Today, I wanted to do some profiling of a Java application in Eclipse (3.4 aka Ganymede) on my Ubuntu 8.10 box at work. Google pointed me to the Eclipse TPTP (Test & Performance Tools) platform, which I installed through the Eclipse plug-in installer thingy, that weird acting constantly blocking/reloading user interface located under the "help" menu (of all places!), but lets not get us carried away by that for the moment.
After installation (and the obligatory eclipse restart), I tried to use the new tool, but soon my enthusiasm was curbed as I got a nice red error message
IWAT0435E An error occurred when connecting to the host
on the monitor tab of the profile configuration dialog. No profiling for me, sir. Bummer.
Getting ready for what started to smell like another jumping through hoops session, I googled the warning and got to this eclipse bug report. Apparently, some component of TPTP requires a prehistoric version of libstdc++. Unfortunately, that version was not available anymore in the standard Ubuntu repositories since Ubuntu 8.04 or something.
A workaround for this is described in this blog post. It's pretty straight forward: get a deb file libstdc++2.10-glibc2.2_2.95.4-27_i386.deb and install it with
sudo dpkg ....
The problem is now that the workaround involves root actions. First, one hasn't always the required root permissions to do so. More importantly however, I don't like installing external debs and other stuff as root because it can interfere with the packaging system, pollute system directories and break things in ugly, or worse, unrecoverable ways.
I always install third party stuff (with which I mean things that are not available through the standard packaging system) in my home directory under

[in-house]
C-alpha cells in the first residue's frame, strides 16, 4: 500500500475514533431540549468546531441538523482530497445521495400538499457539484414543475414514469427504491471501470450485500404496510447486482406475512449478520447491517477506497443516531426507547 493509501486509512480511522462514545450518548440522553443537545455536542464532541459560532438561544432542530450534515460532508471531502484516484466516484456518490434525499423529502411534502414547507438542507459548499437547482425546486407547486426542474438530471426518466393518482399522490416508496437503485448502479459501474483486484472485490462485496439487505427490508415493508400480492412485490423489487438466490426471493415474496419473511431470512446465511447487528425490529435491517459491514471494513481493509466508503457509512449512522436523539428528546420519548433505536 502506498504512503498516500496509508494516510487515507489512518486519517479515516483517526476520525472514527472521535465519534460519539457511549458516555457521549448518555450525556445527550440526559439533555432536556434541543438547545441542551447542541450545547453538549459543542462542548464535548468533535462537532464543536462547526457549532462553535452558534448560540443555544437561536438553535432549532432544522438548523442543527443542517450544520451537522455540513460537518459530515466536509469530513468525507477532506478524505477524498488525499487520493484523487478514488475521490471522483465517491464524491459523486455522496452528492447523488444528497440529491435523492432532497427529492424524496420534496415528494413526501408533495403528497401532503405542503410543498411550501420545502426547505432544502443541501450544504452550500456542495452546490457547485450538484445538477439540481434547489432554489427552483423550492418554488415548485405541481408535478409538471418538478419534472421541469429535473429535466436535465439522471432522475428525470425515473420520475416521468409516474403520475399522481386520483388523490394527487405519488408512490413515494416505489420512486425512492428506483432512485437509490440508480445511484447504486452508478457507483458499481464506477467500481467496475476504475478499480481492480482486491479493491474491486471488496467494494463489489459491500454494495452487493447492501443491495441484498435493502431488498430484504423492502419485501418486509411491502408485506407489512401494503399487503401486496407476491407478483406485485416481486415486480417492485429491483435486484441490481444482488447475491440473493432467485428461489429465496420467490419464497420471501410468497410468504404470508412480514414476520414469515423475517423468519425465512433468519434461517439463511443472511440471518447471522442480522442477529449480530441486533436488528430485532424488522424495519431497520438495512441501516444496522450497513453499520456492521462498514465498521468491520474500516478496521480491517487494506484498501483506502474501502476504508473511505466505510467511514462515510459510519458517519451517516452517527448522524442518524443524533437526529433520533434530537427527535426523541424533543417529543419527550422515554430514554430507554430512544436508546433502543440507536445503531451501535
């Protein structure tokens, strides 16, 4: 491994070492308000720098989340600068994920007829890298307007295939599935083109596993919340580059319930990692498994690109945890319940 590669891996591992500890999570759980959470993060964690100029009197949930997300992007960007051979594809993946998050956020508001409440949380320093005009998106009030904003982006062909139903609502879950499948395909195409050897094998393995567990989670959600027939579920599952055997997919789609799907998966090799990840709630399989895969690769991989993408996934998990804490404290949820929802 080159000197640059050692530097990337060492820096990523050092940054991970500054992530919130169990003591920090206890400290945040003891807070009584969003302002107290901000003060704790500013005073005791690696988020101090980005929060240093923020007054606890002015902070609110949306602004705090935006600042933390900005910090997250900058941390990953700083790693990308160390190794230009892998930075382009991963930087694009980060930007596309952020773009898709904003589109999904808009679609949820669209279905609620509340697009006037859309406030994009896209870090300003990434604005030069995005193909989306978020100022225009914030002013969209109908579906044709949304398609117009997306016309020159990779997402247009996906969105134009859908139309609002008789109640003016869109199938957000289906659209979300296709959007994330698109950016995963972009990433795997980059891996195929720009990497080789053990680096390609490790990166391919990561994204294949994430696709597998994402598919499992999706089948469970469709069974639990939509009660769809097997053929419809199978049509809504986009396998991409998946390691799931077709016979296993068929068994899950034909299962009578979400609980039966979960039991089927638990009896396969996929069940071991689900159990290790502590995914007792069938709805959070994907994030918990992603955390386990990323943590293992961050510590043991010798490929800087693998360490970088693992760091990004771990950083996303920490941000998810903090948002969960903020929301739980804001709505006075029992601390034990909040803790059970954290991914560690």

~/usr. For example, I build autotools-managed software with the option
--prefix=~/usr, so things end up in
I managed to install the deb file described above also in
~/usr as follows. First, I extracted the deb file to a temporary directory to get an idea of its contents:
dpkg -x libstdc++2.10-glibc2.2_2.95.4-27_i386.deb tmp/
This resulted in the following file tree:
tmp/ `-- usr |-- lib | |-- libstdc++-3-libc6.2-2-2.10.0.so | `-- libstdc++-libc6.2-2.so.3 -> libstdc++-3-libc6.2-2-2.10.0.so `-- share `-- doc `-- libstdc++2.10-glibc2.2 |-- README.Bugs.gz |-- README.Debian |-- changelog.Debian.gz `-- copyright
So I just had to move the shared libraries
~/usr/lib, or alternatively, extract the deb file directly int my home directory:
dpkg -x libstdc++2.10-glibc2.2_2.95.4-27_i386.deb ~/
One important missing piece of the puzzle is to make sure these shared libraries can be found at run time (or compile time in case you want to compile against them). The trick is to set the LD_LIBRARY_PATH and LD_RUN_PATH environment variables, typically in your
~/.profile startup scripts:
LD_LIBRARY_PATH=$LD_LIBRARY_PATH:~/usr/lib export LD_LIBRARY_PATH LD_RUN_PATH=$LD_RUN_PATH:~/usr/lib export LD_RUN_PATH
And Eclipse TPTP profiling lived happily ever after. I hope.